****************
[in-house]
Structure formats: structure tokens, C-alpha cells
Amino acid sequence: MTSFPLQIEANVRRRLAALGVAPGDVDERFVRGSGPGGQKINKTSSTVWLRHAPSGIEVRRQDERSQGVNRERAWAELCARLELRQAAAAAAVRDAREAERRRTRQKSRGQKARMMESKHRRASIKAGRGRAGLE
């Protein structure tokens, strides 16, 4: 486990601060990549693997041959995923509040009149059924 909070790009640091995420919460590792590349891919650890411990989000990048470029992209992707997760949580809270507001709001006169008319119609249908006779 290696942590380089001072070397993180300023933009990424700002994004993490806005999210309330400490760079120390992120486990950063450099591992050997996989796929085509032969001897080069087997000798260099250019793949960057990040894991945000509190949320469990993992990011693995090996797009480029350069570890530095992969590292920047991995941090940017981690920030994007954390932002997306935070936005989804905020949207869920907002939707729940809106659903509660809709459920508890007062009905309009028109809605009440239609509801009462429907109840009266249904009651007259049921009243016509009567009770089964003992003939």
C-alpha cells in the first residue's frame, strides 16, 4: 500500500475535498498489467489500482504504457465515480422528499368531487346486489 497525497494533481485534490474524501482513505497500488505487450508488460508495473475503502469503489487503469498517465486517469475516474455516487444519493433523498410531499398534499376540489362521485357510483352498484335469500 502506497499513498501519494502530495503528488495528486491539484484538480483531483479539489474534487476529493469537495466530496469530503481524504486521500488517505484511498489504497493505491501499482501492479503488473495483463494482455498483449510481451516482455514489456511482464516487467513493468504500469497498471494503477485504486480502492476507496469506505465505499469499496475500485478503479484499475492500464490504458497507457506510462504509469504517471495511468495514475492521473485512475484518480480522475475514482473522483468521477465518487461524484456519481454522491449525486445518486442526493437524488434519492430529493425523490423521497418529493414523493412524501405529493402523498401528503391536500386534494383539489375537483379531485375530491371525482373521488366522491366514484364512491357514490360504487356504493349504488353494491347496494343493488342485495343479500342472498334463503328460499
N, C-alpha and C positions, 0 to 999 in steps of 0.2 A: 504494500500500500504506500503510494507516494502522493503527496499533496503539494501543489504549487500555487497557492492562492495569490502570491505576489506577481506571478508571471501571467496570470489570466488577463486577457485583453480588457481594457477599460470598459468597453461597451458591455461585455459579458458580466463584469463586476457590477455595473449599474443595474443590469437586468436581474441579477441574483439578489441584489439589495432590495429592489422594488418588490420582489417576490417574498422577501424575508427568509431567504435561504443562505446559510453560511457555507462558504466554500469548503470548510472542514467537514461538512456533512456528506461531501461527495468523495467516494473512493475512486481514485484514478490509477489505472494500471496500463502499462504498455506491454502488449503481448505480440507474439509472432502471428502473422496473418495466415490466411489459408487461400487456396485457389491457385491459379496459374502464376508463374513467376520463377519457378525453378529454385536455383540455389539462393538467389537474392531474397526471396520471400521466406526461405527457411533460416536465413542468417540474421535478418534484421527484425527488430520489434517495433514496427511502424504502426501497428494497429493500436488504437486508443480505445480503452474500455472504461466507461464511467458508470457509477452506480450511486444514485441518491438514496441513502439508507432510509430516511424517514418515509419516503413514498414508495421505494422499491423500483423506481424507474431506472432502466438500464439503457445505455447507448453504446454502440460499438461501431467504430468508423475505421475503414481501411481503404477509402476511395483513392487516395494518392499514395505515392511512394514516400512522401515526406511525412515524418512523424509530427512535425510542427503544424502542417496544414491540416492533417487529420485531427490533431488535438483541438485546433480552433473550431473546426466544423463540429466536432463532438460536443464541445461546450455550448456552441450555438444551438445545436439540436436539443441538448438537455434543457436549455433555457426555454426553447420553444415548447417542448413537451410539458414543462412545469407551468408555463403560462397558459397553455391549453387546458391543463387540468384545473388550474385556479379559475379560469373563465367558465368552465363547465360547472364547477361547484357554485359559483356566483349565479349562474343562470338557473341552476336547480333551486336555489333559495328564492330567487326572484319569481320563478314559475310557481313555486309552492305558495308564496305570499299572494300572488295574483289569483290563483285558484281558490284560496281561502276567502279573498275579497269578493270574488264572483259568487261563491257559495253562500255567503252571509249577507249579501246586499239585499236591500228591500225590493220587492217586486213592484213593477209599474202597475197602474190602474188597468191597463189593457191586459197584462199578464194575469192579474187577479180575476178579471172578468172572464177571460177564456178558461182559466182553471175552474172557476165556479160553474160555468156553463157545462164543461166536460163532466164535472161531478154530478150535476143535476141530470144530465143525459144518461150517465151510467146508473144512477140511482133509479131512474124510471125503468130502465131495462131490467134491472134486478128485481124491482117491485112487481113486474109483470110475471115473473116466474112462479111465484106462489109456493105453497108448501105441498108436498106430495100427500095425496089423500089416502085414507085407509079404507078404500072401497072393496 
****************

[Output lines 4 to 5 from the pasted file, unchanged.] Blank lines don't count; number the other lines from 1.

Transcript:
């Protein structure tokens, strides 16, 4: 486990601060990549693997041959995923509040009149059924 909070790009640091995420919460590792590349891919650890411990989000990048470029992209992707997760949580809270507001709001006169008319119609249908006779 290696942590380089001072070397993180300023933009990424700002994004993490806005999210309330400490760079120390992120486990950063450099591992050997996989796929085509032969001897080069087997000798260099250019793949960057990040894991945000509190949320469990993992990011693995090996797009480029350069570890530095992969590292920047991995941090940017981690920030994007954390932002997306935070936005989804905020949207869920907002939707729940809106659903509660809709459920508890007062009905309009028109809605009440239609509801009462429907109840009266249904009651007259049921009243016509009567009770089964003992003939």
C-alpha cells in the first residue's frame, strides 16, 4: 500500500475535498498489467489500482504504457465515480422528499368531487346486489 497525497494533481485534490474524501482513505497500488505487450508488460508495473475503502469503489487503469498517465486517469475516474455516487444519493433523498410531499398534499376540489362521485357510483352498484335469500 502506497499513498501519494502530495503528488495528486491539484484538480483531483479539489474534487476529493469537495466530496469530503481524504486521500488517505484511498489504497493505491501499482501492479503488473495483463494482455498483449510481451516482455514489456511482464516487467513493468504500469497498471494503477485504486480502492476507496469506505465505499469499496475500485478503479484499475492500464490504458497507457506510462504509469504517471495511468495514475492521473485512475484518480480522475475514482473522483468521477465518487461524484456519481454522491449525486445518486442526493437524488434519492430529493425523490423521497418529493414523493412524501405529493402523498401528503391536500386534494383539489375537483379531485375530491371525482373521488366522491366514484364512491357514490360504487356504493349504488353494491347496494343493488342485495343479500342472498334463503328460499